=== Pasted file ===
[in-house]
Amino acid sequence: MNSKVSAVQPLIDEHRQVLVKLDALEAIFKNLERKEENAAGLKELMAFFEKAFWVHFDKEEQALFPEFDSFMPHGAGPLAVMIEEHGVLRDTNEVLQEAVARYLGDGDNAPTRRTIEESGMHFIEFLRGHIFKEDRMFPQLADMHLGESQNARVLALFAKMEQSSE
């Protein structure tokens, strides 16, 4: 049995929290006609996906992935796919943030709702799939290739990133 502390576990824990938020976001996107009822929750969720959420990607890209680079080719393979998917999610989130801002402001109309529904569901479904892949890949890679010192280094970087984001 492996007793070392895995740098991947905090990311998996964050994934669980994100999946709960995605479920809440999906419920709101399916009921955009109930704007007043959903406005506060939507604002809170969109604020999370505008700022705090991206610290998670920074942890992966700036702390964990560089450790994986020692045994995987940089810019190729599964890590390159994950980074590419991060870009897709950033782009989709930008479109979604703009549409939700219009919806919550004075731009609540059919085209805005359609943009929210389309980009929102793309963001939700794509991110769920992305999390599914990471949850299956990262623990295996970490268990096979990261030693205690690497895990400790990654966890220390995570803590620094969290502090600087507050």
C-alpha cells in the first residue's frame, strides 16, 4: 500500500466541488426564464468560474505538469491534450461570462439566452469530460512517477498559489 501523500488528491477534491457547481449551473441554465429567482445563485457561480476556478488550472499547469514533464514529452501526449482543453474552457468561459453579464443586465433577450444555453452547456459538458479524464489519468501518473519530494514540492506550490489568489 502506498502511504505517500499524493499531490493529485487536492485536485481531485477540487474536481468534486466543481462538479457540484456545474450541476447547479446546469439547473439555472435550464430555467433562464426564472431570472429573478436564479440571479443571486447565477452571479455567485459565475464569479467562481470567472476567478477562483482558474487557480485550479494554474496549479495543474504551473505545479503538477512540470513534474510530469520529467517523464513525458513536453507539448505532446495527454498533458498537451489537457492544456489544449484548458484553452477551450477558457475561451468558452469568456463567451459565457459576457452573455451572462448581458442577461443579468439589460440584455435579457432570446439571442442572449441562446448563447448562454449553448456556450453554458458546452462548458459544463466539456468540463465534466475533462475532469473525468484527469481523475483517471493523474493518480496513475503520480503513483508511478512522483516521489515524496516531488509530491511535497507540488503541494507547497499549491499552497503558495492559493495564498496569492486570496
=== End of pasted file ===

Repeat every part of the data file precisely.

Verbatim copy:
[in-house]
Amino acid sequence: MNSKVSAVQPLIDEHRQVLVKLDALEAIFKNLERKEENAAGLKELMAFFEKAFWVHFDKEEQALFPEFDSFMPHGAGPLAVMIEEHGVLRDTNEVLQEAVARYLGDGDNAPTRRTIEESGMHFIEFLRGHIFKEDRMFPQLADMHLGESQNARVLALFAKMEQSSE
């Protein structure tokens, strides 16, 4: 049995929290006609996906992935796919943030709702799939290739990133 502390576990824990938020976001996107009822929750969720959420990607890209680079080719393979998917999610989130801002402001109309529904569901479904892949890949890679010192280094970087984001 492996007793070392895995740098991947905090990311998996964050994934669980994100999946709960995605479920809440999906419920709101399916009921955009109930704007007043959903406005506060939507604002809170969109604020999370505008700022705090991206610290998670920074942890992966700036702390964990560089450790994986020692045994995987940089810019190729599964890590390159994950980074590419991060870009897709950033782009989709930008479109979604703009549409939700219009919806919550004075731009609540059919085209805005359609943009929210389309980009929102793309963001939700794509991110769920992305999390599914990471949850299956990262623990295996970490268990096979990261030693205690690497895990400790990654966890220390995570803590620094969290502090600087507050």
C-alpha cells in the first residue's frame, strides 16, 4: 500500500466541488426564464468560474505538469491534450461570462439566452469530460512517477498559489 501523500488528491477534491457547481449551473441554465429567482445563485457561480476556478488550472499547469514533464514529452501526449482543453474552457468561459453579464443586465433577450444555453452547456459538458479524464489519468501518473519530494514540492506550490489568489 502506498502511504505517500499524493499531490493529485487536492485536485481531485477540487474536481468534486466543481462538479457540484456545474450541476447547479446546469439547473439555472435550464430555467433562464426564472431570472429573478436564479440571479443571486447565477452571479455567485459565475464569479467562481470567472476567478477562483482558474487557480485550479494554474496549479495543474504551473505545479503538477512540470513534474510530469520529467517523464513525458513536453507539448505532446495527454498533458498537451489537457492544456489544449484548458484553452477551450477558457475561451468558452469568456463567451459565457459576457452573455451572462448581458442577461443579468439589460440584455435579457432570446439571442442572449441562446448563447448562454449553448456556450453554458458546452462548458459544463466539456468540463465534466475533462475532469473525468484527469481523475483517471493523474493518480496513475503520480503513483508511478512522483516521489515524496516531488509530491511535497507540488503541494507547497499549491499552497503558495492559493495564498496569492486570496